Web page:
The street-line of the western section dates from c.1649 when it was known as Lolesworth Lane or Street as it crossed Lolesworth Field.
Appears as Browne’s Lane on maps of 1677, named after Jeffrey Browne, a local landowner who also owned part of the Spital Field which later became the market.The north side had become built up by 1681. The street was later extended east of Brick Lane
, though called Montague Street, Church Street and Wells Street.
Considerable rebuilding took place during the early 1700s, resulting in the typical Georgian houses that dominated much of the area (and still do in nearby streets). Following the progressive expansion of Truman’s Black Eagle Brewery
, Browne’s Lane and its continuations eastward were renamed and renumbered as Hanbury Street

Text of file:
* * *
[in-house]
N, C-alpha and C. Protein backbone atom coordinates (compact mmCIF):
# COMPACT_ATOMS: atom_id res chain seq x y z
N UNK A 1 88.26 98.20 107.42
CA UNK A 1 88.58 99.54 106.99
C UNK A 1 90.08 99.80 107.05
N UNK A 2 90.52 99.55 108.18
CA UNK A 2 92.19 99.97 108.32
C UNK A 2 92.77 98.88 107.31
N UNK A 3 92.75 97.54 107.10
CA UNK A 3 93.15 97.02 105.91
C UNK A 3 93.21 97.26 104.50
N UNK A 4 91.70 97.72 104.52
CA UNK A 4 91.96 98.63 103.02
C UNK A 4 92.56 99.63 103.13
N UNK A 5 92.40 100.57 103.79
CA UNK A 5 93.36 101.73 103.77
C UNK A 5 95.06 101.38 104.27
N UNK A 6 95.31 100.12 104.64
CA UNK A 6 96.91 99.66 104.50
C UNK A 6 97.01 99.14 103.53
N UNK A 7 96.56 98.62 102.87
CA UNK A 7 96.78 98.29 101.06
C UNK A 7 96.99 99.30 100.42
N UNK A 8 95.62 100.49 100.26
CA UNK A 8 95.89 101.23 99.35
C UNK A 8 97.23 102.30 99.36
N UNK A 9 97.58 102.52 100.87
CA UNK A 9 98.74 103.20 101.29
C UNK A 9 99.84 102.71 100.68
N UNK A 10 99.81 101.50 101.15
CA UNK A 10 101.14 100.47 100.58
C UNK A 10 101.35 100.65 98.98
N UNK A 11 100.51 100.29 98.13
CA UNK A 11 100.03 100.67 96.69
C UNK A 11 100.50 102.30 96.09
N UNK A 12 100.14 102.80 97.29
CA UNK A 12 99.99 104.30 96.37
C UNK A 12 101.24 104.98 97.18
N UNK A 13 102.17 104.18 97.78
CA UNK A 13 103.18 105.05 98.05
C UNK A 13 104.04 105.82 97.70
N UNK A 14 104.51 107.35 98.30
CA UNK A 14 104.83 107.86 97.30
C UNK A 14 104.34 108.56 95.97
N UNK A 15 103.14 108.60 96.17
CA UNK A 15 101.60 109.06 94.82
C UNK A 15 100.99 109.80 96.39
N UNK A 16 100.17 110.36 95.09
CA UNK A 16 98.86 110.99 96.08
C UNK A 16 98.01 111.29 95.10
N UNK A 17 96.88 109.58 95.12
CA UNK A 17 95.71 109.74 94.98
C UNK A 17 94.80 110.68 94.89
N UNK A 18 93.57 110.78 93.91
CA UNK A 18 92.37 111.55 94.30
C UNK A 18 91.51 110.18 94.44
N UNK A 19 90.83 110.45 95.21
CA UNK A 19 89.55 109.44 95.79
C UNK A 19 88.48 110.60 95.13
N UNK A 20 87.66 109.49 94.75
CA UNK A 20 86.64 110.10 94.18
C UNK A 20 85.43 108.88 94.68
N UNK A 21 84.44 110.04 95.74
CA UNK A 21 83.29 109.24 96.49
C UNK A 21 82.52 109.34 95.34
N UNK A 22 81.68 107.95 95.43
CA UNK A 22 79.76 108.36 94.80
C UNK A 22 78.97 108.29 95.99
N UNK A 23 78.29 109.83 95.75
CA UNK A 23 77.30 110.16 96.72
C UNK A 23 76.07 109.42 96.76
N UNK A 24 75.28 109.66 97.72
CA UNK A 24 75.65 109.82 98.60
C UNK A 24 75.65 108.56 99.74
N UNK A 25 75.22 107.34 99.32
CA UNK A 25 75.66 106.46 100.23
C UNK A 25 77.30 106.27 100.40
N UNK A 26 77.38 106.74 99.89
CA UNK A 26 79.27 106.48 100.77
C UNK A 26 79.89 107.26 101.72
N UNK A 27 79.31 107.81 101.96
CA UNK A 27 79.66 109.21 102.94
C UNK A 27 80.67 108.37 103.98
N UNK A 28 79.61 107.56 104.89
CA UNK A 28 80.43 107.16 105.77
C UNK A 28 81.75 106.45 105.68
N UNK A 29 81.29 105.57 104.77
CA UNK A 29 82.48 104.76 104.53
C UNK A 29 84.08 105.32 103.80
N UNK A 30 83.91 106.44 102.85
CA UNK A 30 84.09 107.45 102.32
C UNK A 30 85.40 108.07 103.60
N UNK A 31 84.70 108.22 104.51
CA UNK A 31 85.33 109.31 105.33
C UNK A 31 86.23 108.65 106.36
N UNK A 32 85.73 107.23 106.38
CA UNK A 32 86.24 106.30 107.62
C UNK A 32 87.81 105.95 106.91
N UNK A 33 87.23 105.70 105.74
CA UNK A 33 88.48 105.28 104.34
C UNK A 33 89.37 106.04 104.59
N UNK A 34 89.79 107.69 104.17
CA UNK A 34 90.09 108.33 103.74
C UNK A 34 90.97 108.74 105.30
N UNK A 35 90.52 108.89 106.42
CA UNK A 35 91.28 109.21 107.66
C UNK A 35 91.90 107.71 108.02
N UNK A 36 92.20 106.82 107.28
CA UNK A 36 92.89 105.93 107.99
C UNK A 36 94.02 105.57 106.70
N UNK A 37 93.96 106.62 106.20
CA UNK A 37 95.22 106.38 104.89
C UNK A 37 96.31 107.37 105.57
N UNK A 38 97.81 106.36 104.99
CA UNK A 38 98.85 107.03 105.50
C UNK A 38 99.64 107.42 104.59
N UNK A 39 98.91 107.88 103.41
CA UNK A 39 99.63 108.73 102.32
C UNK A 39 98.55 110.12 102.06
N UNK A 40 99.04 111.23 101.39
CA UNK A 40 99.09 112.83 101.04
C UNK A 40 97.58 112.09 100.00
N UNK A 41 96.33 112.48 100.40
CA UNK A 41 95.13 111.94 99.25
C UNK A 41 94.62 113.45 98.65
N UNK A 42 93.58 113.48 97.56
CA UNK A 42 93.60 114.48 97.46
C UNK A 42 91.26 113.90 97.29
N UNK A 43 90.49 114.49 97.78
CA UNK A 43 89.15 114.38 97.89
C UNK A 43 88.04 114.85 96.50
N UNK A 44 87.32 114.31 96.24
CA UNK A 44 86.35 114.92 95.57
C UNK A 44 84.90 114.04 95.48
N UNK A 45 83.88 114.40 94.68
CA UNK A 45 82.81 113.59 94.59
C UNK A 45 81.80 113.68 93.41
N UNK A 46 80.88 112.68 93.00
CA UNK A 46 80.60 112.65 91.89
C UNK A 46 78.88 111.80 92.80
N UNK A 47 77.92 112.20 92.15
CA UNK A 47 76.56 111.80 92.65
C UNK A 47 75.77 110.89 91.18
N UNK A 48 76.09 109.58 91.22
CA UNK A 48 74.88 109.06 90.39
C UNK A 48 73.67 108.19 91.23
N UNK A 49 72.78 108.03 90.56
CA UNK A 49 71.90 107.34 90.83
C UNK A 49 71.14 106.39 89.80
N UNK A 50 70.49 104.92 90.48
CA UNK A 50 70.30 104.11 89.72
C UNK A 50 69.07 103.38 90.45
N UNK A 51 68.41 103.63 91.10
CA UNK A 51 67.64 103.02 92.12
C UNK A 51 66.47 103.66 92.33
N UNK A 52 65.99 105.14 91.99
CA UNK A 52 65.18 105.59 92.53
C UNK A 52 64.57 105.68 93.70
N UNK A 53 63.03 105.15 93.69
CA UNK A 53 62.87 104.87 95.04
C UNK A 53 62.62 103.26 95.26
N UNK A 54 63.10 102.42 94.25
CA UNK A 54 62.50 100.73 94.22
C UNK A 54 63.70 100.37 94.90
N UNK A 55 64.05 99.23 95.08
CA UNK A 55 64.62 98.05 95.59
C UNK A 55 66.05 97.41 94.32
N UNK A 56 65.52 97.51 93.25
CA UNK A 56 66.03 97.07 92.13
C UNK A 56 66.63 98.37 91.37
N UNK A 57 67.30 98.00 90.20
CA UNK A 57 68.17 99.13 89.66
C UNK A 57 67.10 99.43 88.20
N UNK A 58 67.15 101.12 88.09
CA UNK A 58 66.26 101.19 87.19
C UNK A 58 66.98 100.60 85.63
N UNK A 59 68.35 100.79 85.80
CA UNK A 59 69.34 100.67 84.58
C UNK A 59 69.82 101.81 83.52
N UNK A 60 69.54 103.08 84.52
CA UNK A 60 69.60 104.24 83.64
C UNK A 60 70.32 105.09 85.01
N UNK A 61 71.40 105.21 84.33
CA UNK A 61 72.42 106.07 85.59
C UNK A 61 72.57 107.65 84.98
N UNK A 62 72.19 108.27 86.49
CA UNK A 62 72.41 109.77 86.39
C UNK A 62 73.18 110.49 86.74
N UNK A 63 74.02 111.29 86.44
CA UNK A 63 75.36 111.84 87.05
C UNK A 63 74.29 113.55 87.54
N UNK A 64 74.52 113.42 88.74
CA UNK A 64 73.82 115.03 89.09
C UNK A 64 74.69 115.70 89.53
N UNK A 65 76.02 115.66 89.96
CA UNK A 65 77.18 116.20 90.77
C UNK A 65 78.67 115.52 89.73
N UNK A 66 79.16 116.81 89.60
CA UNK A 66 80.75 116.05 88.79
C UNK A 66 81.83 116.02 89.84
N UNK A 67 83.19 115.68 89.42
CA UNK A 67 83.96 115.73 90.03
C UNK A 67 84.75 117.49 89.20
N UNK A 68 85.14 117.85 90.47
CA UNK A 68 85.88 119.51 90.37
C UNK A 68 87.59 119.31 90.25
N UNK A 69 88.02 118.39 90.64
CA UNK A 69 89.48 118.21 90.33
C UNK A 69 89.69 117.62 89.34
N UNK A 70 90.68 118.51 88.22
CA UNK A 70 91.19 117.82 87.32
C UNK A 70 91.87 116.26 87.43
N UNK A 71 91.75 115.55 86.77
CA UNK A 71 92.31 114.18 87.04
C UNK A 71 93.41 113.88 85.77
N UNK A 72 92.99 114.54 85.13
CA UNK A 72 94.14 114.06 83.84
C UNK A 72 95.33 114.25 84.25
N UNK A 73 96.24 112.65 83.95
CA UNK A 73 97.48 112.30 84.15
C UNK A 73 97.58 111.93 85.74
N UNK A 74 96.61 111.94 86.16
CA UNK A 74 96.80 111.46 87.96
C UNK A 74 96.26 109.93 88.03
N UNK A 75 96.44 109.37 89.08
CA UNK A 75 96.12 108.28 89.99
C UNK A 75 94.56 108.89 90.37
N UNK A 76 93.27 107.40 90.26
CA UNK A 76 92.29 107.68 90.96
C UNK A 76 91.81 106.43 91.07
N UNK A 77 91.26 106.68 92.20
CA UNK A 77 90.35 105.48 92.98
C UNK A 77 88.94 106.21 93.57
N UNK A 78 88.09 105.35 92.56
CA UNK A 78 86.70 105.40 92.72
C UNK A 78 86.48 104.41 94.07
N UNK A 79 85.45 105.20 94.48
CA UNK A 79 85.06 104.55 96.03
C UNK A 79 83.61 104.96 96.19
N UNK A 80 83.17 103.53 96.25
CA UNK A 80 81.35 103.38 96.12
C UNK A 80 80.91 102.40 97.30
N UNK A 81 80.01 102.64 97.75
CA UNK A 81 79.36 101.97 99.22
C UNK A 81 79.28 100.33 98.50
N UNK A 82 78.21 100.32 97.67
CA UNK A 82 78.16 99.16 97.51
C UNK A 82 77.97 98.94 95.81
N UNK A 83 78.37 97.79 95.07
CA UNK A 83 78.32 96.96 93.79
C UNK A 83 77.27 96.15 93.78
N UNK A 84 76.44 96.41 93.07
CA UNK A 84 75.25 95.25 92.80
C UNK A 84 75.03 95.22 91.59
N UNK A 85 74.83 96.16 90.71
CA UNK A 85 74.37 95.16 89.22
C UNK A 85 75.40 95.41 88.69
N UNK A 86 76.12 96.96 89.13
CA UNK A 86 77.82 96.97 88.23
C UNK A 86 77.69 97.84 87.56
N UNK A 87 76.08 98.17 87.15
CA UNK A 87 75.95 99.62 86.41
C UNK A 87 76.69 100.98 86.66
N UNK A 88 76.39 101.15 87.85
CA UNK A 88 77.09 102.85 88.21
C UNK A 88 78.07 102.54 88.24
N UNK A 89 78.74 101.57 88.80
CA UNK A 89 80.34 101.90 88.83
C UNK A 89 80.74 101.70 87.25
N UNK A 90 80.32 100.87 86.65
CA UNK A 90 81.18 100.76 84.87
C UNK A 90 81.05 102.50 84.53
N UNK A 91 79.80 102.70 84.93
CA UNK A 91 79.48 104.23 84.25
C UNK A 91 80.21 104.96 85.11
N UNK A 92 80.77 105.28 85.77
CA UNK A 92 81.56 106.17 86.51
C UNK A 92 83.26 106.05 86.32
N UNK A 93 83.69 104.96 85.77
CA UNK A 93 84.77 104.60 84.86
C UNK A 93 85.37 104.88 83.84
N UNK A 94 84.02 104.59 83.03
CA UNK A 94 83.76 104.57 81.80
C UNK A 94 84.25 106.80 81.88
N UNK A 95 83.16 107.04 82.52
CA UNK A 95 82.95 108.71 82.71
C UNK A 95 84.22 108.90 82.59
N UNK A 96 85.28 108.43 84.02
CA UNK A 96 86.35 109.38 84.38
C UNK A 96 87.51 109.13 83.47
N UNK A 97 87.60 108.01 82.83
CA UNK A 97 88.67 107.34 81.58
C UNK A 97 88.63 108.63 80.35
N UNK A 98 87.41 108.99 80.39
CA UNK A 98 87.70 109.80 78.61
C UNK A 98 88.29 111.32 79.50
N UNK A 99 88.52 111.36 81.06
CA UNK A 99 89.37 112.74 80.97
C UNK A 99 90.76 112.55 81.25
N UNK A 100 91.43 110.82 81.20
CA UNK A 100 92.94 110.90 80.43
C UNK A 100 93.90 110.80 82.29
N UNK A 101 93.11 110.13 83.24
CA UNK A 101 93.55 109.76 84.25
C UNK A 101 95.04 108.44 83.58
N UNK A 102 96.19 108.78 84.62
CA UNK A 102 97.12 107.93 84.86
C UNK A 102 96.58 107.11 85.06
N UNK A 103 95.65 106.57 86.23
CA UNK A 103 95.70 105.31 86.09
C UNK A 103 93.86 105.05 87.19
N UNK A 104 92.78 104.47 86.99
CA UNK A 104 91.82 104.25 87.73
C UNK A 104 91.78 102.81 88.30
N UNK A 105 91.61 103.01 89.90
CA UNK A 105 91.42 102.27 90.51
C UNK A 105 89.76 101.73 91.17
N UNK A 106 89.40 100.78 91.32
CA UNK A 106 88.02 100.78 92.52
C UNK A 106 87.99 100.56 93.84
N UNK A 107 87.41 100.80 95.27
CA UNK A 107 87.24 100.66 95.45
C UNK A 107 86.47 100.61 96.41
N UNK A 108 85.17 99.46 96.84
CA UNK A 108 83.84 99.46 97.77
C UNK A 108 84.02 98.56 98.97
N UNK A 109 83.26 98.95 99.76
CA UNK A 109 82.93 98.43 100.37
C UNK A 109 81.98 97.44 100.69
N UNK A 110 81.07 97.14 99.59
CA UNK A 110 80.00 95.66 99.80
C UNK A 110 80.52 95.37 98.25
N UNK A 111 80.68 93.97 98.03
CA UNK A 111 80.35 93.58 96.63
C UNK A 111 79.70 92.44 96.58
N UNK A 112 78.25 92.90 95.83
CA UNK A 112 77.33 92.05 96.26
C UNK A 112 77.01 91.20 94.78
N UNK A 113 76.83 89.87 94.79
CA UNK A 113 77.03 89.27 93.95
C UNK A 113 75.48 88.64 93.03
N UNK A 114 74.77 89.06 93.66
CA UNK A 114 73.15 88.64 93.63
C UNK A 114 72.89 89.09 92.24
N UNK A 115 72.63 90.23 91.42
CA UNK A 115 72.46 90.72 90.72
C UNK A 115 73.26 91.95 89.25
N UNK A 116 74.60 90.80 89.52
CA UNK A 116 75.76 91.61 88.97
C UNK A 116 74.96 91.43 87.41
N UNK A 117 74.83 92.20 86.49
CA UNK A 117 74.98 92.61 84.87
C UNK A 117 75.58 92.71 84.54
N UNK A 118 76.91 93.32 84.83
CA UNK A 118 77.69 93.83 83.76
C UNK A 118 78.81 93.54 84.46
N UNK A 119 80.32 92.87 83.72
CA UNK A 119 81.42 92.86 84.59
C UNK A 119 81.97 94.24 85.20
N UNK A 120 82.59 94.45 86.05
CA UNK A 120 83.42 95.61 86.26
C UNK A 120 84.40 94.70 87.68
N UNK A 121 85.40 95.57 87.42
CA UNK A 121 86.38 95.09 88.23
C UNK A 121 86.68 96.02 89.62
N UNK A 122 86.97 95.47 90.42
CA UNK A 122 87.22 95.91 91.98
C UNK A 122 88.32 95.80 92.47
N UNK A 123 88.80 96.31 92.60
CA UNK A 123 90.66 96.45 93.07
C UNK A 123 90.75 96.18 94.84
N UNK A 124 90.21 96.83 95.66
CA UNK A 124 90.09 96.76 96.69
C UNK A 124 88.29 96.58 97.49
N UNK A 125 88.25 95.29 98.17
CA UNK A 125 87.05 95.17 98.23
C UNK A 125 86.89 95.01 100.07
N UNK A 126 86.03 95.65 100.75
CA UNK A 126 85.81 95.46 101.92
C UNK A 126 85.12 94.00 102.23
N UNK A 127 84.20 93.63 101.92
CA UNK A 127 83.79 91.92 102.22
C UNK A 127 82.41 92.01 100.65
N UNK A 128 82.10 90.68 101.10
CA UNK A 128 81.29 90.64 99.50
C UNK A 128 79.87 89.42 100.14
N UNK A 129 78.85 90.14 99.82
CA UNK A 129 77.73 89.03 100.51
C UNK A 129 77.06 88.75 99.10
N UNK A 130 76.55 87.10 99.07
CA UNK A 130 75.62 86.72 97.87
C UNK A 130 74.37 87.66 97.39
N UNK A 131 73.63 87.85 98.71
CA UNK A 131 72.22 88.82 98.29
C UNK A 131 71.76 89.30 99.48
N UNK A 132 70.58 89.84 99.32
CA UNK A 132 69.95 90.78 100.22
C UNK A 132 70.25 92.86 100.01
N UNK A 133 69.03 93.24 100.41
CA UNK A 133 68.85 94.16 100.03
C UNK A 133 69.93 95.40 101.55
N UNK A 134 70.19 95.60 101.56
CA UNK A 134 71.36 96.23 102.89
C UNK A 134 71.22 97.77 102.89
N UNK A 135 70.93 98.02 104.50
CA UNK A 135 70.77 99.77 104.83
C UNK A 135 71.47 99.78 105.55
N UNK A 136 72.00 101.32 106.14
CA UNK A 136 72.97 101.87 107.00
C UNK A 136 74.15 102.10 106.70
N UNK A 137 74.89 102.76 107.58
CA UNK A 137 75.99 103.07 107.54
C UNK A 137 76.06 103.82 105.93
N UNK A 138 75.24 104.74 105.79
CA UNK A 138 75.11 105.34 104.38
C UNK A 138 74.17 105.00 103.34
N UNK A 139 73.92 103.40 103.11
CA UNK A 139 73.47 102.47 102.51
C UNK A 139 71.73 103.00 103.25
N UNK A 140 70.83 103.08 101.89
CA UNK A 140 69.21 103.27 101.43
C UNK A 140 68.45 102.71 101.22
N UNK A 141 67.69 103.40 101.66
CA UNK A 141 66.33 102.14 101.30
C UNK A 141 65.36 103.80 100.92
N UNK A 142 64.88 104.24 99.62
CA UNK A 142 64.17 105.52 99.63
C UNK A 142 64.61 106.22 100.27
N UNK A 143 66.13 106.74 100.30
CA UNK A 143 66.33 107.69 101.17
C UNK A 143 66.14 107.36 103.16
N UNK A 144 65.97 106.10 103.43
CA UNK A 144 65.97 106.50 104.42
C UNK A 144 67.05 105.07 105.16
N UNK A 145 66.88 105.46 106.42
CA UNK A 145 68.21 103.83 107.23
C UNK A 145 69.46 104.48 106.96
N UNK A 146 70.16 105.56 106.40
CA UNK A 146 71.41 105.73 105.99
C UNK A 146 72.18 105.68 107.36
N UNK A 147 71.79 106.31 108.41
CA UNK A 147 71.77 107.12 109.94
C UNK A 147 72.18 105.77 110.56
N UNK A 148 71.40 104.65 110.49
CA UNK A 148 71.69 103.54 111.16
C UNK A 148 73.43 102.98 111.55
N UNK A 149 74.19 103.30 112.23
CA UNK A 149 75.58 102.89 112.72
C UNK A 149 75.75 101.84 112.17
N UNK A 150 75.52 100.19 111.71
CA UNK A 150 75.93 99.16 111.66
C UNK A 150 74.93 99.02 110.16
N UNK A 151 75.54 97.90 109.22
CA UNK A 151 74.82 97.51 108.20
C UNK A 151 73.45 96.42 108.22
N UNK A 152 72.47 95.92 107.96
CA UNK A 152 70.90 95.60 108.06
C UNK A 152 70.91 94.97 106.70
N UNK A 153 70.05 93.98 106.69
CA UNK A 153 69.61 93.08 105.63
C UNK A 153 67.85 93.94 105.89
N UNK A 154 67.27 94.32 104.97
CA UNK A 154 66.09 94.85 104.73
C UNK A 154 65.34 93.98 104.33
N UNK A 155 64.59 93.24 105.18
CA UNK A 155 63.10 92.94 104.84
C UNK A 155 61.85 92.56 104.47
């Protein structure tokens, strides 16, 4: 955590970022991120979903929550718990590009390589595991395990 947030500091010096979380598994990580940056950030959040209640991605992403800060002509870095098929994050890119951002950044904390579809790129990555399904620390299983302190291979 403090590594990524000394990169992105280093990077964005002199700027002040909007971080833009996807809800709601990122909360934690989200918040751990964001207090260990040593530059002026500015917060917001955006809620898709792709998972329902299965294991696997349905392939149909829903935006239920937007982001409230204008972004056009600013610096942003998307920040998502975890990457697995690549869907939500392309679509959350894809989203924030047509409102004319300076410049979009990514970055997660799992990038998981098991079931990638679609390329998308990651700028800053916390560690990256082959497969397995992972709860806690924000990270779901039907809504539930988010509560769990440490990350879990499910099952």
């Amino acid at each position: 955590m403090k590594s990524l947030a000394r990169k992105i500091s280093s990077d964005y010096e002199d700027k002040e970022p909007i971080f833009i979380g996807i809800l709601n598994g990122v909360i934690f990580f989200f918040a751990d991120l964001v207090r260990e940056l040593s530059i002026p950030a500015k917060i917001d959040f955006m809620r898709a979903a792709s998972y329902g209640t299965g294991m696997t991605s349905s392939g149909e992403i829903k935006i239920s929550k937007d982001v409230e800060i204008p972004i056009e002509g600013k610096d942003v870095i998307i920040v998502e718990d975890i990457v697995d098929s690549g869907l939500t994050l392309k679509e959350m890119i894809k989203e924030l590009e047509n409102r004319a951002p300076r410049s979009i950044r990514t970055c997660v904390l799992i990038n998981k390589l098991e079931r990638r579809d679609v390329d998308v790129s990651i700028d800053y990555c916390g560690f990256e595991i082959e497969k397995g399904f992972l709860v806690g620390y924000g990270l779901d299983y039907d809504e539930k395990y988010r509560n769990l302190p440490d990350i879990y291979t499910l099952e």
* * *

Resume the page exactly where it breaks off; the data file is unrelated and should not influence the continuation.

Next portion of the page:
in 1876, in honour of Samson Hanbury and possibly his brother Osgood, who became partners in the brewery business from 1780. A widely reproduced broadsheet from September 1888 which reports the capture of ’Leather Apron’ refers to the street as ’Old Browne’s Lane’.
The growth of the brewery complex in the first half of the 20th century changed the appearance of the street only marginally, although a significant alteration did come with the demolition of the north side (including No.29) in March 1970. The south side retains many of the 18th century houses which have been restored, giving the modern visitor a flavour of how Hanbury Street
would have appeared in more prosperous times.
Hanbury Street c.1918, looking east
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